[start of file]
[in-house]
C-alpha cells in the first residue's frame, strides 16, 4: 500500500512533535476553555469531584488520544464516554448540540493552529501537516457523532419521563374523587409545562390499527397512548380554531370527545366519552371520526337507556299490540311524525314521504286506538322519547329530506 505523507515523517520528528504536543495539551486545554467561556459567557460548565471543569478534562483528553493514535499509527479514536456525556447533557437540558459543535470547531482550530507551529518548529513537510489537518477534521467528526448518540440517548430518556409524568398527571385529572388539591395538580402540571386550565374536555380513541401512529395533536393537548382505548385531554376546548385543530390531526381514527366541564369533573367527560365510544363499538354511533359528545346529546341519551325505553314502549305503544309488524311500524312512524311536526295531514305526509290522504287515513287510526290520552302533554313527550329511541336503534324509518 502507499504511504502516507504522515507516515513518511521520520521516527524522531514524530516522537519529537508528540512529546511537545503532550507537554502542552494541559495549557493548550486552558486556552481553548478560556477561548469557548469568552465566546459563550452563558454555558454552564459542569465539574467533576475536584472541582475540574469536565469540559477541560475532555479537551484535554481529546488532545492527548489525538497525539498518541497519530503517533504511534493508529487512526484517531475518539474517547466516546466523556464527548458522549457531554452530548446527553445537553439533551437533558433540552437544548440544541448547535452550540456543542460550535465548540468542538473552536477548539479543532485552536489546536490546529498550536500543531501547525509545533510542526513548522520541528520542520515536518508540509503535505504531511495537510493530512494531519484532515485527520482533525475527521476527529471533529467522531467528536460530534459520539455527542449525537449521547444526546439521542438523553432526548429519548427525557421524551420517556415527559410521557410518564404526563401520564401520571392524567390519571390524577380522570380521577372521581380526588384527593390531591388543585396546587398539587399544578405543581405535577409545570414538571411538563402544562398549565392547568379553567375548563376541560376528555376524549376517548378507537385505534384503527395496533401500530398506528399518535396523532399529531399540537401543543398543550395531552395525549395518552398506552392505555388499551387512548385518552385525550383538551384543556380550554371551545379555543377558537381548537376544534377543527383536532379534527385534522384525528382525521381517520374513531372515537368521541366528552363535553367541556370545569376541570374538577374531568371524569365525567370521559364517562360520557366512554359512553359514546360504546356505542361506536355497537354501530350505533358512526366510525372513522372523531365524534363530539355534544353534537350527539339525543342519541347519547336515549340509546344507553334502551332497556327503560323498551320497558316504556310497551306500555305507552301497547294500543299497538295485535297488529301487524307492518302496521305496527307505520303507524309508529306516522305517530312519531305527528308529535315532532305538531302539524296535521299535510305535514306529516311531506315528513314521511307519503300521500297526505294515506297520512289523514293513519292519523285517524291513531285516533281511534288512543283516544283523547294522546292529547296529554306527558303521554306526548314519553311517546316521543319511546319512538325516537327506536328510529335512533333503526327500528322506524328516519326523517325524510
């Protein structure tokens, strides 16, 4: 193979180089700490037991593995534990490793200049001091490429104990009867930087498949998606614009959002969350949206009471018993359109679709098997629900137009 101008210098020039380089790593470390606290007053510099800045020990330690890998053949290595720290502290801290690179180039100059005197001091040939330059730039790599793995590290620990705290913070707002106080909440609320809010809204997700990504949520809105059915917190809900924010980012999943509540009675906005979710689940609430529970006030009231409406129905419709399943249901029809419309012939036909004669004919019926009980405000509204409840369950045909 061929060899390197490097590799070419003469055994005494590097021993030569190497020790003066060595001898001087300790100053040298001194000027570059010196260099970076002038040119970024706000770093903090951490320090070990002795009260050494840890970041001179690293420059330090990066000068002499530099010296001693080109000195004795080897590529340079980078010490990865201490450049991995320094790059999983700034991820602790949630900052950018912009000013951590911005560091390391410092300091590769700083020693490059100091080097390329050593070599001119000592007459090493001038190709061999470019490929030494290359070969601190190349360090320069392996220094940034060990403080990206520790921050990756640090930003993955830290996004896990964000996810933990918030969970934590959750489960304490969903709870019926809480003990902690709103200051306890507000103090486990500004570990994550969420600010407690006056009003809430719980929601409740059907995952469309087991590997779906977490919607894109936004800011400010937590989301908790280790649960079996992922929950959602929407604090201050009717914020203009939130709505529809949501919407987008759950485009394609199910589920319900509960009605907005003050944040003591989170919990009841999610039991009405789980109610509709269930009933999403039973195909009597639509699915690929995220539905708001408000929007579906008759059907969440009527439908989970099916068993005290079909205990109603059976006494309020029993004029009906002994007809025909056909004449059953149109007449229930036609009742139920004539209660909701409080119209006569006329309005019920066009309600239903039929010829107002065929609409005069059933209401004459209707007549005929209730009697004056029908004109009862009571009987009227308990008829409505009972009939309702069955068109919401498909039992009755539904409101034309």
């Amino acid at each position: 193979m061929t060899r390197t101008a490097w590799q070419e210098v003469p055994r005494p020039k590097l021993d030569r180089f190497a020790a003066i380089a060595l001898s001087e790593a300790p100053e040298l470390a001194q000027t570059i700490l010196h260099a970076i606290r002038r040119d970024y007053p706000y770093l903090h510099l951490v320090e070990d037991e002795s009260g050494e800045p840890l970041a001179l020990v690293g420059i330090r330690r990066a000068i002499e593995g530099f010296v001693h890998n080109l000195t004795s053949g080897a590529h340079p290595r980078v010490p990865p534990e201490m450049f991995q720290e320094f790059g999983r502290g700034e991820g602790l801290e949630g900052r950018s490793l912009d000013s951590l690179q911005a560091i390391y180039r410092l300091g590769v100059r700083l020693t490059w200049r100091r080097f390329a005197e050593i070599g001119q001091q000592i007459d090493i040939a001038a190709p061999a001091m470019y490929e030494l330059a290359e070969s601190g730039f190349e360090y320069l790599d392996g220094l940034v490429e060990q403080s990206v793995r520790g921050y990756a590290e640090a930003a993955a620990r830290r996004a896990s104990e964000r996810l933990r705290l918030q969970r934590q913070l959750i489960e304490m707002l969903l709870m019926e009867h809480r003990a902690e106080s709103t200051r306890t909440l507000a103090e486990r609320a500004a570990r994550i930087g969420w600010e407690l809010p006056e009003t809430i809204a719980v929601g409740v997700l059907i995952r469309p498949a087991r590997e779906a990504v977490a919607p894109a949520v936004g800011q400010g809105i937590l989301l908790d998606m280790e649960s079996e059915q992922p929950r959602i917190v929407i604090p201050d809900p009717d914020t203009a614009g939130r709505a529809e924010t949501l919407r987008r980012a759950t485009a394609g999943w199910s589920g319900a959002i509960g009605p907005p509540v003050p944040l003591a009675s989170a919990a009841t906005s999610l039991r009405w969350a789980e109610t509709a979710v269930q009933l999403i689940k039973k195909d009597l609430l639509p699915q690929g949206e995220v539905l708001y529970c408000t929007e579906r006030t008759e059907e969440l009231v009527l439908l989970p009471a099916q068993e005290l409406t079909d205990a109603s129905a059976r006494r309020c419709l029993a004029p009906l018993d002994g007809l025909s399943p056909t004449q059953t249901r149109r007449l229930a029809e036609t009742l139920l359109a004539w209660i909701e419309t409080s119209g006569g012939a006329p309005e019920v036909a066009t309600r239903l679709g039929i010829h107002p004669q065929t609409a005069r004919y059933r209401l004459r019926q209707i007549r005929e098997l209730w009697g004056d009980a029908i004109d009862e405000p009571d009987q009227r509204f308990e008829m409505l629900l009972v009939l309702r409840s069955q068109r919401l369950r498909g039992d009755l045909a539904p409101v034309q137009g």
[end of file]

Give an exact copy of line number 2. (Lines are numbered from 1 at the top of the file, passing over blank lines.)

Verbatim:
C-alpha cells in the first residue's frame, strides 16, 4: 500500500512533535476553555469531584488520544464516554448540540493552529501537516457523532419521563374523587409545562390499527397512548380554531370527545366519552371520526337507556299490540311524525314521504286506538322519547329530506 505523507515523517520528528504536543495539551486545554467561556459567557460548565471543569478534562483528553493514535499509527479514536456525556447533557437540558459543535470547531482550530507551529518548529513537510489537518477534521467528526448518540440517548430518556409524568398527571385529572388539591395538580402540571386550565374536555380513541401512529395533536393537548382505548385531554376546548385543530390531526381514527366541564369533573367527560365510544363499538354511533359528545346529546341519551325505553314502549305503544309488524311500524312512524311536526295531514305526509290522504287515513287510526290520552302533554313527550329511541336503534324509518 502507499504511504502516507504522515507516515513518511521520520521516527524522531514524530516522537519529537508528540512529546511537545503532550507537554502542552494541559495549557493548550486552558486556552481553548478560556477561548469557548469568552465566546459563550452563558454555558454552564459542569465539574467533576475536584472541582475540574469536565469540559477541560475532555479537551484535554481529546488532545492527548489525538497525539498518541497519530503517533504511534493508529487512526484517531475518539474517547466516546466523556464527548458522549457531554452530548446527553445537553439533551437533558433540552437544548440544541448547535452550540456543542460550535465548540468542538473552536477548539479543532485552536489546536490546529498550536500543531501547525509545533510542526513548522520541528520542520515536518508540509503535505504531511495537510493530512494531519484532515485527520482533525475527521476527529471533529467522531467528536460530534459520539455527542449525537449521547444526546439521542438523553432526548429519548427525557421524551420517556415527559410521557410518564404526563401520564401520571392524567390519571390524577380522570380521577372521581380526588384527593390531591388543585396546587398539587399544578405543581405535577409545570414538571411538563402544562398549565392547568379553567375548563376541560376528555376524549376517548378507537385505534384503527395496533401500530398506528399518535396523532399529531399540537401543543398543550395531552395525549395518552398506552392505555388499551387512548385518552385525550383538551384543556380550554371551545379555543377558537381548537376544534377543527383536532379534527385534522384525528382525521381517520374513531372515537368521541366528552363535553367541556370545569376541570374538577374531568371524569365525567370521559364517562360520557366512554359512553359514546360504546356505542361506536355497537354501530350505533358512526366510525372513522372523531365524534363530539355534544353534537350527539339525543342519541347519547336515549340509546344507553334502551332497556327503560323498551320497558316504556310497551306500555305507552301497547294500543299497538295485535297488529301487524307492518302496521305496527307505520303507524309508529306516522305517530312519531305527528308529535315532532305538531302539524296535521299535510305535514306529516311531506315528513314521511307519503300521500297526505294515506297520512289523514293513519292519523285517524291513531285516533281511534288512543283516544283523547294522546292529547296529554306527558303521554306526548314519553311517546316521543319511546319512538325516537327506536328510529335512533333503526327500528322506524328516519326523517325524510